If you're ever moved to kiss a rattlesnake, resist the urge. Ken Hale, 26, was entertaining friends at his home near Carlsbad, Calif., when they dared him to smooch with his pet rattlesnake. Hale puckered up, reports AP, but the rattler lunged first and snagged him on the lower lip. At the least, the bite could have been disfiguring, since venom can kill tissue. It took 25 vials of antivenom to keep Hale alive, and, a doctor concluded, "If he'd waited another half-hour at home, he'd probably be dead."

A big part of the fun for photographers lined up at Alaska's Brooks River Falls is watching grizzlies chow down. The bears line up, jaws open wide, and migrating red salmon leap into their mouths. Meanwhile, camera shutters click as fast as they can. But tourists recently saw something more dramatic when an angry grizzly known as BB came on the scene, reports Bear News, published by the Great Bear Foundation in Missoula, Mont. The foul-tempered BB is "huge and very aggressive, though not with people," says Mark Wagner, Brooks Camp manager for the National Park Service. Rangers think BB is the same bear that killed a 500-pound grizzly two years ago. This time, BB charged two adult bears, who ran off, and two cubs, left alone briefly while their mother fished. BB "pounced" on one cub and devoured it, right in front of 23 shutterbugs.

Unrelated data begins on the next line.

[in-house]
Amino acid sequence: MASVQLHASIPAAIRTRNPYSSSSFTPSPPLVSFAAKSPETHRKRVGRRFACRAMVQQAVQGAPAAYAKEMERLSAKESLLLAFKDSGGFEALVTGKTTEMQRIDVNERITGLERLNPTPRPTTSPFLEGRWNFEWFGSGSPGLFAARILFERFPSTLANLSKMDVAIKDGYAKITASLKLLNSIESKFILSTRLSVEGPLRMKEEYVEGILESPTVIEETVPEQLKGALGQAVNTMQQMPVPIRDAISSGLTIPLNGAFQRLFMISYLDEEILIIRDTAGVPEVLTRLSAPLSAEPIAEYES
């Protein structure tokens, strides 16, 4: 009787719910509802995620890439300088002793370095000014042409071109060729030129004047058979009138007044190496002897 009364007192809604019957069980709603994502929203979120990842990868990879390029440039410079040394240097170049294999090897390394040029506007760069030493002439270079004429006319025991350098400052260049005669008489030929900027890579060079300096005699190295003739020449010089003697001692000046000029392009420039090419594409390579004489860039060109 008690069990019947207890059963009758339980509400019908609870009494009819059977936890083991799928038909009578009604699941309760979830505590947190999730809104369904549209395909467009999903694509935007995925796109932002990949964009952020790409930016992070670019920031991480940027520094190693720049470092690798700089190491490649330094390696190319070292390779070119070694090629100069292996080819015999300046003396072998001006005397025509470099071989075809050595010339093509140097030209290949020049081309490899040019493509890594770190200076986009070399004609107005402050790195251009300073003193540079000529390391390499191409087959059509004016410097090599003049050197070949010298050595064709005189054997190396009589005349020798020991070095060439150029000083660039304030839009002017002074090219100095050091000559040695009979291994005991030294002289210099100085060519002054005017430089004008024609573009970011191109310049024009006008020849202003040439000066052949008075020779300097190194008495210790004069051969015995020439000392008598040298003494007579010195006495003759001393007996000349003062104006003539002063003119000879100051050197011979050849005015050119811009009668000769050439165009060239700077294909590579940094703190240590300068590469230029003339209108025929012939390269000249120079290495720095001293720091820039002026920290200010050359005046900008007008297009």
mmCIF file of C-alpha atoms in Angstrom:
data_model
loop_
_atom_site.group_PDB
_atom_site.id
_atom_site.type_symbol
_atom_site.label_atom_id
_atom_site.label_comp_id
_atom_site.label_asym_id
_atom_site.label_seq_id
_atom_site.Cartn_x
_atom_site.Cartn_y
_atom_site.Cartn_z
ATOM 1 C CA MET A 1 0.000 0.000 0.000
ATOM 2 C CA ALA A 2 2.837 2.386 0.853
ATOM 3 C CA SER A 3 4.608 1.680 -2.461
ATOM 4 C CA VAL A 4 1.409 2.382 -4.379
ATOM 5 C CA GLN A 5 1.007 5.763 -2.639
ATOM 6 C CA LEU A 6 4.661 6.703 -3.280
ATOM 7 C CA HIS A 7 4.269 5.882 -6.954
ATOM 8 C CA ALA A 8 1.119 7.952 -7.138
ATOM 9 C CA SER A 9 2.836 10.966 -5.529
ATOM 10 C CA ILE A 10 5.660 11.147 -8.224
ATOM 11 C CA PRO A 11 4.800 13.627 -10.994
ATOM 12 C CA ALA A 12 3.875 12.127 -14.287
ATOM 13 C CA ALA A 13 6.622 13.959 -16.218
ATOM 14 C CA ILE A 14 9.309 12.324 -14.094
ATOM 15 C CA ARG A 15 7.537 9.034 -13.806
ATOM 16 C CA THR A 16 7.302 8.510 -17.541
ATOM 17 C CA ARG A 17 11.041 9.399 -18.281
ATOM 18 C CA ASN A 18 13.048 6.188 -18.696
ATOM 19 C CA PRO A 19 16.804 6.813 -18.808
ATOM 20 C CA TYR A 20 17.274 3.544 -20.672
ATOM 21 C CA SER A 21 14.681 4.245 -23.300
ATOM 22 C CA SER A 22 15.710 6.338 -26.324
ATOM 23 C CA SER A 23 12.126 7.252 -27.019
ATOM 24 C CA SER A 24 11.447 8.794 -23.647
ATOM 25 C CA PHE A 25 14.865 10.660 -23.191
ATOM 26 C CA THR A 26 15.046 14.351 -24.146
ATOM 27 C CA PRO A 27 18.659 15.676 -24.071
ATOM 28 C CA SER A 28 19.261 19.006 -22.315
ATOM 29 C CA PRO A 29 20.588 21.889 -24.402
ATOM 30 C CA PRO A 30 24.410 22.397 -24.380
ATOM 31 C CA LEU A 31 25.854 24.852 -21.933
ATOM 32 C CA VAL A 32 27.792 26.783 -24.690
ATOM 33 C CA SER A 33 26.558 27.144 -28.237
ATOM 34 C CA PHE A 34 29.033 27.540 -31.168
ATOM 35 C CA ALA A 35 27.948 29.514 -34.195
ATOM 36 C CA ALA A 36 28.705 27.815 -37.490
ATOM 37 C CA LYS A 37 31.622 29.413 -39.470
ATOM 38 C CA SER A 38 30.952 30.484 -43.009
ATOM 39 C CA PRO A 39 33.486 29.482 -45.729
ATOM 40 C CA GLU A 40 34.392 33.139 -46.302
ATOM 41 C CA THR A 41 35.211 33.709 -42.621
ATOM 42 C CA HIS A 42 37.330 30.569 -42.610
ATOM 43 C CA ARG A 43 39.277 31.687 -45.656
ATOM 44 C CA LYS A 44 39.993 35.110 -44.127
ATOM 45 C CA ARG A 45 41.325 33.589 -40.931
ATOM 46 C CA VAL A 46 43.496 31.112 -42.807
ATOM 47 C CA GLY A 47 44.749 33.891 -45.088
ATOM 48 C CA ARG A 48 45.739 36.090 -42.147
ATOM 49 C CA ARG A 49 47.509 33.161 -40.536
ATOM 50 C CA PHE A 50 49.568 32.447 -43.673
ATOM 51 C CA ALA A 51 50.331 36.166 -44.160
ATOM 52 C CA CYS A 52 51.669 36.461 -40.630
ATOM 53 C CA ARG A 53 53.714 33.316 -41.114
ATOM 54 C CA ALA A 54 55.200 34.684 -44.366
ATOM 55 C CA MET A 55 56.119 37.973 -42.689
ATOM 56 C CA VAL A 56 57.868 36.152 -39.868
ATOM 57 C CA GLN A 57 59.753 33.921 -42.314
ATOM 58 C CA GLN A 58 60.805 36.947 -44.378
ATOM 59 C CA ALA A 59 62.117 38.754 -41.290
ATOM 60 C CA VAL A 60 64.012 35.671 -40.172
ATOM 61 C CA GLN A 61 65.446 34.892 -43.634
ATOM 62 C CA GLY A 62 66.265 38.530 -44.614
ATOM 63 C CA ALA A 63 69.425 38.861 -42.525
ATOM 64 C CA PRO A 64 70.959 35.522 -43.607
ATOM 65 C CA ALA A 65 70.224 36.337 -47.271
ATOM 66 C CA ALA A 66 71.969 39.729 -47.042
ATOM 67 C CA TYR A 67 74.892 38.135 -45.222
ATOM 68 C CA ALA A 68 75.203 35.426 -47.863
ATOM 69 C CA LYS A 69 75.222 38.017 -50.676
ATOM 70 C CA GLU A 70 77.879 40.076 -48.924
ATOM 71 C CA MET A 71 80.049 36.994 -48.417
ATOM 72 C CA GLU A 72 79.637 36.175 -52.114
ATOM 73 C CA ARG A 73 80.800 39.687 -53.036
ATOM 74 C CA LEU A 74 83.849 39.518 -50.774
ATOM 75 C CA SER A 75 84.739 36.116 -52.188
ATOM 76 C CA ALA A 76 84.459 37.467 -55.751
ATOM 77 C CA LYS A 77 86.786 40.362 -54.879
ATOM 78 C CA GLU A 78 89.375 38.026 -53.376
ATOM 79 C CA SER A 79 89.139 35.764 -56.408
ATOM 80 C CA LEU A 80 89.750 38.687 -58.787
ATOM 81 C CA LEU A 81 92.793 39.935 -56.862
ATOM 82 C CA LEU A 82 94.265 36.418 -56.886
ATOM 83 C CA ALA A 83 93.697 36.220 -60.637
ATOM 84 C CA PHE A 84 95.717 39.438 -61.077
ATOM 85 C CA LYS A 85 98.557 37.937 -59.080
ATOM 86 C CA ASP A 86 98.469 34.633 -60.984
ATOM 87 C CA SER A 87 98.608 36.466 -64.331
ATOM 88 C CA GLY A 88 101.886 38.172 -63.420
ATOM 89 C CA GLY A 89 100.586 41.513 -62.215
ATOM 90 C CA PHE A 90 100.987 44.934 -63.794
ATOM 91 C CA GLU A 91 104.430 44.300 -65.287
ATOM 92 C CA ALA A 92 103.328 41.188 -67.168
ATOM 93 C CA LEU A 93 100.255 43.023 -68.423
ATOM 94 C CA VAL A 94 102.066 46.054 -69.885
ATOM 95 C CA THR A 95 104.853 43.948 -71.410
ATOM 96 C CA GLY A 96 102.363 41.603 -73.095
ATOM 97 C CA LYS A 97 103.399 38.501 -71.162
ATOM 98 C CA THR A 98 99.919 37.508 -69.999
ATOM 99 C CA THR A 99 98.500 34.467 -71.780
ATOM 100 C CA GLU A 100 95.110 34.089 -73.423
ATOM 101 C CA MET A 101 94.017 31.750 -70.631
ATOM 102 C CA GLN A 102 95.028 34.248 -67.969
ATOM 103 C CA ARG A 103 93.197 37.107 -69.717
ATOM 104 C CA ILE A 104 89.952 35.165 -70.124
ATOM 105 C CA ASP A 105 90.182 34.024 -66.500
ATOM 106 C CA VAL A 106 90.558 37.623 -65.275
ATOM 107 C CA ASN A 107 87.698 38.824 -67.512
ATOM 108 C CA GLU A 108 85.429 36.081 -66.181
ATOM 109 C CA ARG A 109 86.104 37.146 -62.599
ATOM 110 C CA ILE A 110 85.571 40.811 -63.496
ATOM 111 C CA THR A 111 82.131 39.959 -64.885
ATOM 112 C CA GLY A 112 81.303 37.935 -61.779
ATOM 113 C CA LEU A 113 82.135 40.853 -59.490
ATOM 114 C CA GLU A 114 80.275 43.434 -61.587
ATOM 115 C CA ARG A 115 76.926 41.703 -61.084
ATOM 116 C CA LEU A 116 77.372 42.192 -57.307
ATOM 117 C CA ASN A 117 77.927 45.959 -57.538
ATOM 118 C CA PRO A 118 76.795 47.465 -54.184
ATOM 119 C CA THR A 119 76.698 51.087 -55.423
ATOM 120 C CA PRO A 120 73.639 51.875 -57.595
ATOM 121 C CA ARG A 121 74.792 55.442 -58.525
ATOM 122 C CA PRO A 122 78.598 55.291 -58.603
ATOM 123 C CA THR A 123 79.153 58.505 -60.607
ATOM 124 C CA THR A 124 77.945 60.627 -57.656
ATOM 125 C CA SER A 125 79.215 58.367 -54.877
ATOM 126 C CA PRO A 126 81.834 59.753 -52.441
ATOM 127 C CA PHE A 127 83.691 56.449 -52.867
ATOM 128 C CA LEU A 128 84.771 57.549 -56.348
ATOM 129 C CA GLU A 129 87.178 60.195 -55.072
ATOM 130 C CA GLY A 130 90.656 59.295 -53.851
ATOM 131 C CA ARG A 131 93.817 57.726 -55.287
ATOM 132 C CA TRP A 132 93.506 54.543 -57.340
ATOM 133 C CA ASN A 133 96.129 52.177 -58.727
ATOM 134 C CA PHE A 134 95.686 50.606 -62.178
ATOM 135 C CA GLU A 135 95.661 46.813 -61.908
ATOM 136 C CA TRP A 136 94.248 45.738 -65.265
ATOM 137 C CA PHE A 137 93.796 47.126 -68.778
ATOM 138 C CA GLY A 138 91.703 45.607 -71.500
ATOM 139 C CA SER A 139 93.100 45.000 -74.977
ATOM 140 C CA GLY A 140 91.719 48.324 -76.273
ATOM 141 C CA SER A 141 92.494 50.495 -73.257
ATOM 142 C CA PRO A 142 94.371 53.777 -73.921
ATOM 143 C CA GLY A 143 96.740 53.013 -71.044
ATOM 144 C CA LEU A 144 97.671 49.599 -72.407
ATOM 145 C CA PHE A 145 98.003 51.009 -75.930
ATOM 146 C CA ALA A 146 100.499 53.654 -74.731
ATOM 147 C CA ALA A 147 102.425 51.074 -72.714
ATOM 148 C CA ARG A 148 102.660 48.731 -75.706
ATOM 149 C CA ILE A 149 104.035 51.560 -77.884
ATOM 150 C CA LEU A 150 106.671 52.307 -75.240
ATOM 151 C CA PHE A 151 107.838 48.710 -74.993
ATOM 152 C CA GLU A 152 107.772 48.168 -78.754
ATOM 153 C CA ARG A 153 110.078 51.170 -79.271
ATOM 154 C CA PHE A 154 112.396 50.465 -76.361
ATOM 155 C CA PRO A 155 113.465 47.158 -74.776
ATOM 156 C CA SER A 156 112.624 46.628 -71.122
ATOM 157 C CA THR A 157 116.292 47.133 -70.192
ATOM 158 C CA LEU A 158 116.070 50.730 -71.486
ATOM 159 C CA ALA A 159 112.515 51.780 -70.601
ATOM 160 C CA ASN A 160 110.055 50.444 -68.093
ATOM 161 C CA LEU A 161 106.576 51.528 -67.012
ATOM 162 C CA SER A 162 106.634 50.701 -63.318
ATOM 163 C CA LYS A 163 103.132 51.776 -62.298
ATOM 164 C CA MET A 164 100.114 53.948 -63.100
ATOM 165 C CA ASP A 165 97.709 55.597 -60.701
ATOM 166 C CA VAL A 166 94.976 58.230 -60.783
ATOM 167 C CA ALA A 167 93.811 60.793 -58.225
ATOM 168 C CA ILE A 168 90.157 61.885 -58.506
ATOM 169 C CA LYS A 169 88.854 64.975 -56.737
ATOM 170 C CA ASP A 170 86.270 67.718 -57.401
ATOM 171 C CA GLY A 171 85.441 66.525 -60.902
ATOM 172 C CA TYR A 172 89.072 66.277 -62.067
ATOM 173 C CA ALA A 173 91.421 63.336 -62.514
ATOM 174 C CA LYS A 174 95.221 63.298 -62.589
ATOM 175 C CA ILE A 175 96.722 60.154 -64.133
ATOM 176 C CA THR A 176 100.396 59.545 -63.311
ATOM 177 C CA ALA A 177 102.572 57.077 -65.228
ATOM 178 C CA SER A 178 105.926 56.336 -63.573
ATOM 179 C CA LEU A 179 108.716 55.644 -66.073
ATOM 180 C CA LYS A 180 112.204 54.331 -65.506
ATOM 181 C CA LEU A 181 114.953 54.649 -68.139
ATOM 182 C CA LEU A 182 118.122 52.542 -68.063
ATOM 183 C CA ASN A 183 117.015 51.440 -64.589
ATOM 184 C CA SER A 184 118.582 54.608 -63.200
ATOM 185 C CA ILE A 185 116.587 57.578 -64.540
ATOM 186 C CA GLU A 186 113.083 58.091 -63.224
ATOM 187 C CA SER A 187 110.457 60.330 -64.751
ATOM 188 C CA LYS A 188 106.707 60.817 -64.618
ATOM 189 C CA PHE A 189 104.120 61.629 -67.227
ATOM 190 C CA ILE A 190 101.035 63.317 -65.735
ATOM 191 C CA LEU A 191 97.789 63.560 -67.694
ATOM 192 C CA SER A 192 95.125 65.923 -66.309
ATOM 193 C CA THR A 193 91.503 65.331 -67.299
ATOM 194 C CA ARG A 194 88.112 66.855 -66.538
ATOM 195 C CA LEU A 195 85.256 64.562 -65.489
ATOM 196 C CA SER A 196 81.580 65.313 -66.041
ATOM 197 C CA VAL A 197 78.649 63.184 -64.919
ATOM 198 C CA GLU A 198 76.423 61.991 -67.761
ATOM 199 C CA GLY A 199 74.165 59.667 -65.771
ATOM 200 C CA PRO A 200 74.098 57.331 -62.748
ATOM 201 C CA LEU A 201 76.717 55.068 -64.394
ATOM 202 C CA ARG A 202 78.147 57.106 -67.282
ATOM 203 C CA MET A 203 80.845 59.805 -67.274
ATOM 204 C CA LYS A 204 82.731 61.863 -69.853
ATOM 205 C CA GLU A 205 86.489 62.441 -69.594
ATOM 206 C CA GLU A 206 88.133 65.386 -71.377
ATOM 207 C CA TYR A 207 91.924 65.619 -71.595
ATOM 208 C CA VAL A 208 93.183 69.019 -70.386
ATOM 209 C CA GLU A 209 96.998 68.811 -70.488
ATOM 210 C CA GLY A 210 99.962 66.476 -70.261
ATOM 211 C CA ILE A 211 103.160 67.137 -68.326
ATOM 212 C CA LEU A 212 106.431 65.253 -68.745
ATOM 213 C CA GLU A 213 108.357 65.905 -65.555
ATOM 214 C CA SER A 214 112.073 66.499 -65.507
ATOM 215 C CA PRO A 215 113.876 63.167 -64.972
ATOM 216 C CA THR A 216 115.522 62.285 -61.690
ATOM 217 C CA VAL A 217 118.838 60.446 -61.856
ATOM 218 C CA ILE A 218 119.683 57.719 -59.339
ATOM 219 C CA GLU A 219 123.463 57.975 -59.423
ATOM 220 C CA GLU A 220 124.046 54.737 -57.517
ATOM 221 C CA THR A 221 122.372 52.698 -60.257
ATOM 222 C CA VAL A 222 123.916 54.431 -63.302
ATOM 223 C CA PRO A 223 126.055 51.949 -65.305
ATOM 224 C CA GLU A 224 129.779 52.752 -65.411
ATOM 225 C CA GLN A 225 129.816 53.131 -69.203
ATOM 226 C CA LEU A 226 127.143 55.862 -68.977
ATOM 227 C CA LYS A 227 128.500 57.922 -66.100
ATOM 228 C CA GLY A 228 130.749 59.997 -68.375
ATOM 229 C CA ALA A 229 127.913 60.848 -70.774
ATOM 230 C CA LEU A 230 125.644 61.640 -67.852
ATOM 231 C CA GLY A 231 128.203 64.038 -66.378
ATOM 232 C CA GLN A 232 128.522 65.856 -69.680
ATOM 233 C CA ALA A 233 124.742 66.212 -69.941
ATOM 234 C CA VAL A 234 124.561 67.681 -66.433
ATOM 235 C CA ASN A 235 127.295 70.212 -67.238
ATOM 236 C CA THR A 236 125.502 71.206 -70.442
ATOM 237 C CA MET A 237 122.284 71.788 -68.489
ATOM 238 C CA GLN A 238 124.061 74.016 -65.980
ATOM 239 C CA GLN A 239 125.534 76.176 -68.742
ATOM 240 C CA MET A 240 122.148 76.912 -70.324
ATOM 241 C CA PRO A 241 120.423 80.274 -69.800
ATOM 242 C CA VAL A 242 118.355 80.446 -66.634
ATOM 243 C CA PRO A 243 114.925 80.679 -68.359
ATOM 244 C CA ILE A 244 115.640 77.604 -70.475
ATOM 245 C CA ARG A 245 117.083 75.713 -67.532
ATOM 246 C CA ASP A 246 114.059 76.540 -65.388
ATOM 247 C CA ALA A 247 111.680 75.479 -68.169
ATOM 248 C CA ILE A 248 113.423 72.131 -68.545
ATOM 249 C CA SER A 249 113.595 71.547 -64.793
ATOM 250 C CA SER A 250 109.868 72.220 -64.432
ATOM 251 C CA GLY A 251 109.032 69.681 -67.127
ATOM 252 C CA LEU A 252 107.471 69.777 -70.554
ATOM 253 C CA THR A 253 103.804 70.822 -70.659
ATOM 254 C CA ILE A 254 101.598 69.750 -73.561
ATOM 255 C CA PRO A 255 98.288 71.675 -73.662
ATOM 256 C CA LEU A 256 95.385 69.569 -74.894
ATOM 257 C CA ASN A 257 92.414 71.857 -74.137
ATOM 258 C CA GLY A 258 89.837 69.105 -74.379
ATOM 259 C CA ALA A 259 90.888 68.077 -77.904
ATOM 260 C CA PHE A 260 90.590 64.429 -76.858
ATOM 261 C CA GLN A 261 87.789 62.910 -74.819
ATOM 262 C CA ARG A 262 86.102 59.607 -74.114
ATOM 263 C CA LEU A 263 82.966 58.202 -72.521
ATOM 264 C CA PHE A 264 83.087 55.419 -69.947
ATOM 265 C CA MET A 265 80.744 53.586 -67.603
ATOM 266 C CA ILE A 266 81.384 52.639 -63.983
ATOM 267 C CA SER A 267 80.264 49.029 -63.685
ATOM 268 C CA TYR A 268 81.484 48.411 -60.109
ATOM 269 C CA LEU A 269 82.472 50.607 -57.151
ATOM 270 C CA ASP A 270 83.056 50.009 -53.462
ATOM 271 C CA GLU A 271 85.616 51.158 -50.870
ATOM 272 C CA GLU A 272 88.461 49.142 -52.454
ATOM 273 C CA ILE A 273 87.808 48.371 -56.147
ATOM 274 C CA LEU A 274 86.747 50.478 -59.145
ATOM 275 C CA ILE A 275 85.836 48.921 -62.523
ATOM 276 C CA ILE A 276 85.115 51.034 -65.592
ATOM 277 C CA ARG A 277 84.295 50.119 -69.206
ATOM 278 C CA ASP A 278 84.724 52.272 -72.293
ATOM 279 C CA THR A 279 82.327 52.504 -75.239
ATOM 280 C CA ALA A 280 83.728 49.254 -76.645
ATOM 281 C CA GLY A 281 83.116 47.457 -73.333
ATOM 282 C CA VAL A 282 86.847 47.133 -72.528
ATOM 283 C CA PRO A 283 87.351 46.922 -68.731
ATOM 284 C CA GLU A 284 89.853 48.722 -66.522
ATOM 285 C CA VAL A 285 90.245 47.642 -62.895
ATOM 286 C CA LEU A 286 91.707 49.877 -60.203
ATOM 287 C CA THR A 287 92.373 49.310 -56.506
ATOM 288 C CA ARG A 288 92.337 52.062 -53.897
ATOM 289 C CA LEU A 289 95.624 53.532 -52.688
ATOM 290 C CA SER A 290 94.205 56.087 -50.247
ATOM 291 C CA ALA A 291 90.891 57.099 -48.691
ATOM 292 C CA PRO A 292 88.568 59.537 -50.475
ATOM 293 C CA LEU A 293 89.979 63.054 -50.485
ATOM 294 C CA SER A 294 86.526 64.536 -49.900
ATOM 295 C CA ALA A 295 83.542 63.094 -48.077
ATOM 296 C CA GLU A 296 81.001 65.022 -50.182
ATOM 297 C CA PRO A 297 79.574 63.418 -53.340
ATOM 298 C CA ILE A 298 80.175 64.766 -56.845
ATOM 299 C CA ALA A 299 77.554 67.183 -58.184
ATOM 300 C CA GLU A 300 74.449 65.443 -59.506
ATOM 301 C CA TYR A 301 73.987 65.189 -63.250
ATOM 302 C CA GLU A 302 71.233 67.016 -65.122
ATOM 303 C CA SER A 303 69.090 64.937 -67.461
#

Who climbed Grand Teton first has been debated for more than a century. Was it William Owen, the surveyor who convinced Wyoming public officials that he was the first, in 1898? Or was it Nathaniel Langford, first superintendent of Yellowstone National Park, and James Stevenson, who left their Hayden Survey party to climb the 13,770-foot mountain in 1872? Perhaps no one will ever know for sure, but this summer three climbers successfully retraced the earlier Langford route, reports the Jackson Hole News. His claim was questioned because no flag or rock cairn was found on the peak by later climbers and the last stretch of 700 feet seemed off, says reporter Angus Thuermer. But Jesse O'Connor, Angelo de la Cruz and photographer Hendrik van den Ende followed the 19th century route faithfully, even standing on one another's shoulders at one point, just as Langford and Stevenson said they had. They also dressed the part, looking notably nerdy in suits, ties and hats. But the trio used plastic garbage bags for rain shelter and modern climbing ropes instead of hemp, which broke frequently in trials. The climbers say they're convinced that Owen is an also-ran and that Grand Teton was first summited 127 years ago.

Eco-News of Arcata, Calif., reports that a photographer caught four men in the act of illegal logging on state land in southern California. Disguised as transportation workers, the men - all surburbanites - were photographed as they spent their free time chopping down or poisoning some 60 eucalyptus trees. The tall trees had blocked a view of the ocean from their homes. The faux loggers face a $2 million suit filed by the state.

Heard around the West invites readers to get involved in the column. Send any tidbits that merit sharing - small-town newspaper clips, personal anecdotes, relevant bumper sticker slogans. The definition remains loose. Heard, HCN, Box 1090, Paonia, CO 81428 or betsym@hcn.org.